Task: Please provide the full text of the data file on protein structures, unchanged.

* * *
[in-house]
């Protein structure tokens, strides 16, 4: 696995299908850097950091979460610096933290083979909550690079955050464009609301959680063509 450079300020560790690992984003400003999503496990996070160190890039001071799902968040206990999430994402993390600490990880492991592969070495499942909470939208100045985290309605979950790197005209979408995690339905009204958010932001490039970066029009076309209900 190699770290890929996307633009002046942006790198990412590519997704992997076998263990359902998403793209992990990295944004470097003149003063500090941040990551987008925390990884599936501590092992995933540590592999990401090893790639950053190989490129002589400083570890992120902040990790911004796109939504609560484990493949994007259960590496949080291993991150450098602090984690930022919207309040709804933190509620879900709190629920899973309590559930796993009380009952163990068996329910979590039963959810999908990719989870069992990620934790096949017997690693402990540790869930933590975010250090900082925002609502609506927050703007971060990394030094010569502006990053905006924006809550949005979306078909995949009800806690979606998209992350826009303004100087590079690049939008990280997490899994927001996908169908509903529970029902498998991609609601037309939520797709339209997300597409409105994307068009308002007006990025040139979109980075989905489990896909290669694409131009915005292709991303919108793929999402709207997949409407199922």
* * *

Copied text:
[in-house]
């Protein structure tokens, strides 16, 4: 696995299908850097950091979460610096933290083979909550690079955050464009609301959680063509 450079300020560790690992984003400003999503496990996070160190890039001071799902968040206990999430994402993390600490990880492991592969070495499942909470939208100045985290309605979950790197005209979408995690339905009204958010932001490039970066029009076309209900 190699770290890929996307633009002046942006790198990412590519997704992997076998263990359902998403793209992990990295944004470097003149003063500090941040990551987008925390990884599936501590092992995933540590592999990401090893790639950053190989490129002589400083570890992120902040990790911004796109939504609560484990493949994007259960590496949080291993991150450098602090984690930022919207309040709804933190509620879900709190629920899973309590559930796993009380009952163990068996329910979590039963959810999908990719989870069992990620934790096949017997690693402990540790869930933590975010250090900082925002609502609506927050703007971060990394030094010569502006990053905006924006809550949005979306078909995949009800806690979606998209992350826009303004100087590079690049939008990280997490899994927001996908169908509903529970029902498998991609609601037309939520797709339209997300597409409105994307068009308002007006990025040139979109980075989905489990896909290669694409131009915005292709991303919108793929999402709207997949409407199922």